Editors’ Choice: Digital History and Historical Argumentation

Creative Commons image by James F. Clay via Flickr

Is argumentation in digital history different? how is it the same? Argumentation in digital history is not innately different from argumentation found in other forms of history. If you want to reach historians, write for historians. The signposting of historiography and/or historical context helps other historians to understand where your argument fits in the larger disciplinary conversations.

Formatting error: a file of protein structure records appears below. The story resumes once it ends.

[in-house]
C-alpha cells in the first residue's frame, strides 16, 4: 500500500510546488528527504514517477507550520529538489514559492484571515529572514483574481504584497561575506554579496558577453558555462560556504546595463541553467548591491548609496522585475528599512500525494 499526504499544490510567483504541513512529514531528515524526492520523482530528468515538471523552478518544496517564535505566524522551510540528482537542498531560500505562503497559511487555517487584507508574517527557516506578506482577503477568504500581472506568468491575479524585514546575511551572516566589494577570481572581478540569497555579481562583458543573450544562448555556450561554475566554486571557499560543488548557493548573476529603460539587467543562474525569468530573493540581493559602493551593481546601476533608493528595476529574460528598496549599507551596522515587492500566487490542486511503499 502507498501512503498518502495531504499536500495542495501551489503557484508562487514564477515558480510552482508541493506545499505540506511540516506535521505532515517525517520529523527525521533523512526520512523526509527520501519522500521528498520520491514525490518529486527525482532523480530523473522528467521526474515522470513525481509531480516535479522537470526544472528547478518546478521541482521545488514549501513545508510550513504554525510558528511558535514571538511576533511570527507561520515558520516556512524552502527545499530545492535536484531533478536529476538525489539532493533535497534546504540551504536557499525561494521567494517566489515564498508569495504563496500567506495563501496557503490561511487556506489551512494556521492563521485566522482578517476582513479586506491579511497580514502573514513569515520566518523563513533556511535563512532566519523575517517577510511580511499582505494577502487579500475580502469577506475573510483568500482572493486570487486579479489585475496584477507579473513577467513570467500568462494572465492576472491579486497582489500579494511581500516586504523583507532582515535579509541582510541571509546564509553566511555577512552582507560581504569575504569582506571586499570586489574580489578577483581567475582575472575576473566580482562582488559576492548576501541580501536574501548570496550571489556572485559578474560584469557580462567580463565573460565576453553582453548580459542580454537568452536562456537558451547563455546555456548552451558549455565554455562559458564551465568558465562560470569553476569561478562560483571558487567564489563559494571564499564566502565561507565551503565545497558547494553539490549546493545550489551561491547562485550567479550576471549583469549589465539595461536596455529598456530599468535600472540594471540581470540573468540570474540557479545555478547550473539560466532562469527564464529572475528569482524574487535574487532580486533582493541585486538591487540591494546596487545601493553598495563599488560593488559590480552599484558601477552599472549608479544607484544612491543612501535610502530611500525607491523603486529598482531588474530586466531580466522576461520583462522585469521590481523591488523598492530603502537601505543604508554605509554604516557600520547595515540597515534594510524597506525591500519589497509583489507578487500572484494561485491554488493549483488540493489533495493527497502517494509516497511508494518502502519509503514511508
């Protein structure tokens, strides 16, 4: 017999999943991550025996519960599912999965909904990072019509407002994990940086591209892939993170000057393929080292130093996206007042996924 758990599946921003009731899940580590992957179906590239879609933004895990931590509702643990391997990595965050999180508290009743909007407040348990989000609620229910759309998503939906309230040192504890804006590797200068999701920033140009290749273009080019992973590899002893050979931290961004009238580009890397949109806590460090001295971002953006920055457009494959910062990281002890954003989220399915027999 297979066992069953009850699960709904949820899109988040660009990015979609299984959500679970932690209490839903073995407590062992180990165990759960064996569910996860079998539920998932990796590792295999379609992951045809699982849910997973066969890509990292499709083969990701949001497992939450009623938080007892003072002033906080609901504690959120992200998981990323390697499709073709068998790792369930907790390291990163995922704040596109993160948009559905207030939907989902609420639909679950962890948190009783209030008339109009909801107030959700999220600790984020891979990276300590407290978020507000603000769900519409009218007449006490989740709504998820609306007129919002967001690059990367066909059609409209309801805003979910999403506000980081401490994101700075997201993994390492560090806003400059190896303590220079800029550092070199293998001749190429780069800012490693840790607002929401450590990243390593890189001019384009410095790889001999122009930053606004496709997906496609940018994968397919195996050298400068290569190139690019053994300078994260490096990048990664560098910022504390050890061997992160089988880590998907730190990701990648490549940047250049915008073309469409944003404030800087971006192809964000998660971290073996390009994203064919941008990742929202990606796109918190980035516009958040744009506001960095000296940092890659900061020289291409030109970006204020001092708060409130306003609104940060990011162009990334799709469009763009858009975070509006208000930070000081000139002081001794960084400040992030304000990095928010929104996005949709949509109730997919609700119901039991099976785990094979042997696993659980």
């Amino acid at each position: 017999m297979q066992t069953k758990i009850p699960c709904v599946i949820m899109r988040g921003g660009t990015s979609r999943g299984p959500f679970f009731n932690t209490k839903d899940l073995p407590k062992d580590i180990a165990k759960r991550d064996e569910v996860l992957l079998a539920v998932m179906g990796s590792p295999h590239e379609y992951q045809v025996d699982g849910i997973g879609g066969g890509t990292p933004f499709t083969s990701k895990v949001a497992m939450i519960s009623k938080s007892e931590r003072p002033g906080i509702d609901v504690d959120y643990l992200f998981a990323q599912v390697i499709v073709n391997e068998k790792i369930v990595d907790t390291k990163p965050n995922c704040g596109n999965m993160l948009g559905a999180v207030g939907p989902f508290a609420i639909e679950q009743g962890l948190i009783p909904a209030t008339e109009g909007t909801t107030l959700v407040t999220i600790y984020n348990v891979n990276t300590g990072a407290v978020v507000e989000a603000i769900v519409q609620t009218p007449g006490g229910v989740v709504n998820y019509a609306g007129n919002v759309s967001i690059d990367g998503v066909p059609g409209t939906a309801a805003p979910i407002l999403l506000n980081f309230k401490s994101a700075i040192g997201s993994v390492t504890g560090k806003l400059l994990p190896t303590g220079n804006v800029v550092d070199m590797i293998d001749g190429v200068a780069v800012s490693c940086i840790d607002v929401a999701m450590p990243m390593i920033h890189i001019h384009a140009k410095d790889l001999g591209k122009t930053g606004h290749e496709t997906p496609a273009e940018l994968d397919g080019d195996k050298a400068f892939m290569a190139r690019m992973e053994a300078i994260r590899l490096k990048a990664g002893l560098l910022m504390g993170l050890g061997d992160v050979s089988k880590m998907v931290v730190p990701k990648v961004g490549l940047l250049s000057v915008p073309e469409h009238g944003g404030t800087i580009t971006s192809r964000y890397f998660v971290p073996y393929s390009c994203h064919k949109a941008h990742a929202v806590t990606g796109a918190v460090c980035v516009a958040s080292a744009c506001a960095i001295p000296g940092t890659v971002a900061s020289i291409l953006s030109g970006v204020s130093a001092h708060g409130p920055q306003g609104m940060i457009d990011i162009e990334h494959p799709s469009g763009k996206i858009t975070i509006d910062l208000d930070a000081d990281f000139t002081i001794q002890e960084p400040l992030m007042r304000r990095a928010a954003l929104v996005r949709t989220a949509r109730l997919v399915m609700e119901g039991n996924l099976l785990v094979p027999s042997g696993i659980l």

In “Revisiting “A Kind of Memo” from Casey Hayden and Mary King (1965),” I used a digital tool, Juxta, to pinpoint differences between an archived copy of a historical document and the far better know published version. I first anchored the essay in an extremely familiar historiography before offering my particular intervention. Similarly, in “Under This Name She is Fitly Described”: A Digital History of Gender in theHistory of Woman Suffrage a computational analysis of the six-volume text, I connected my argument to the work of suffrage historian Ellen Dubois, as well as Joan Scott’s point that gender was originally a linguistic concept.

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